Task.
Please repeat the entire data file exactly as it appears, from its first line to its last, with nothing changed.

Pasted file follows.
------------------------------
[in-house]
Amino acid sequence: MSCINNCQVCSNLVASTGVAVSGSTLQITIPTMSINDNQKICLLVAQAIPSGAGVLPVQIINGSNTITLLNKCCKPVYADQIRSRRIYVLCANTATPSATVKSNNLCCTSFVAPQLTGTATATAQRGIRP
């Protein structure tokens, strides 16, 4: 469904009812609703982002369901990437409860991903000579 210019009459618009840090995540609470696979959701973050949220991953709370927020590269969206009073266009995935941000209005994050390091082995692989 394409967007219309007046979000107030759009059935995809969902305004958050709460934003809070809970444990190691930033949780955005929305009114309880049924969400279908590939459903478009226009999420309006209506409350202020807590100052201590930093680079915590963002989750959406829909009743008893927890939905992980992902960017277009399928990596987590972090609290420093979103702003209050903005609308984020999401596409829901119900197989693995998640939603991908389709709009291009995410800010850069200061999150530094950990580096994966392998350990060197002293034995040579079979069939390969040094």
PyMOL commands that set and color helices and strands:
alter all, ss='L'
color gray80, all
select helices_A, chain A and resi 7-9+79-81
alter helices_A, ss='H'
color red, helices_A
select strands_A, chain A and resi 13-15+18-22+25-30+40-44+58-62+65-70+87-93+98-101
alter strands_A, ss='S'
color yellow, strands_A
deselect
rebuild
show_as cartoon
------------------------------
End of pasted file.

[in-house]
Amino acid sequence: MSCINNCQVCSNLVASTGVAVSGSTLQITIPTMSINDNQKICLLVAQAIPSGAGVLPVQIINGSNTITLLNKCCKPVYADQIRSRRIYVLCANTATPSATVKSNNLCCTSFVAPQLTGTATATAQRGIRP
């Protein structure tokens, strides 16, 4: 469904009812609703982002369901990437409860991903000579 210019009459618009840090995540609470696979959701973050949220991953709370927020590269969206009073266009995935941000209005994050390091082995692989 394409967007219309007046979000107030759009059935995809969902305004958050709460934003809070809970444990190691930033949780955005929305009114309880049924969400279908590939459903478009226009999420309006209506409350202020807590100052201590930093680079915590963002989750959406829909009743008893927890939905992980992902960017277009399928990596987590972090609290420093979103702003209050903005609308984020999401596409829901119900197989693995998640939603991908389709709009291009995410800010850069200061999150530094950990580096994966392998350990060197002293034995040579079979069939390969040094």
PyMOL commands that set and color helices and strands:
alter all, ss='L'
color gray80, all
select helices_A, chain A and resi 7-9+79-81
alter helices_A, ss='H'
color red, helices_A
select strands_A, chain A and resi 13-15+18-22+25-30+40-44+58-62+65-70+87-93+98-101
alter strands_A, ss='S'
color yellow, strands_A
deselect
rebuild
show_as cartoon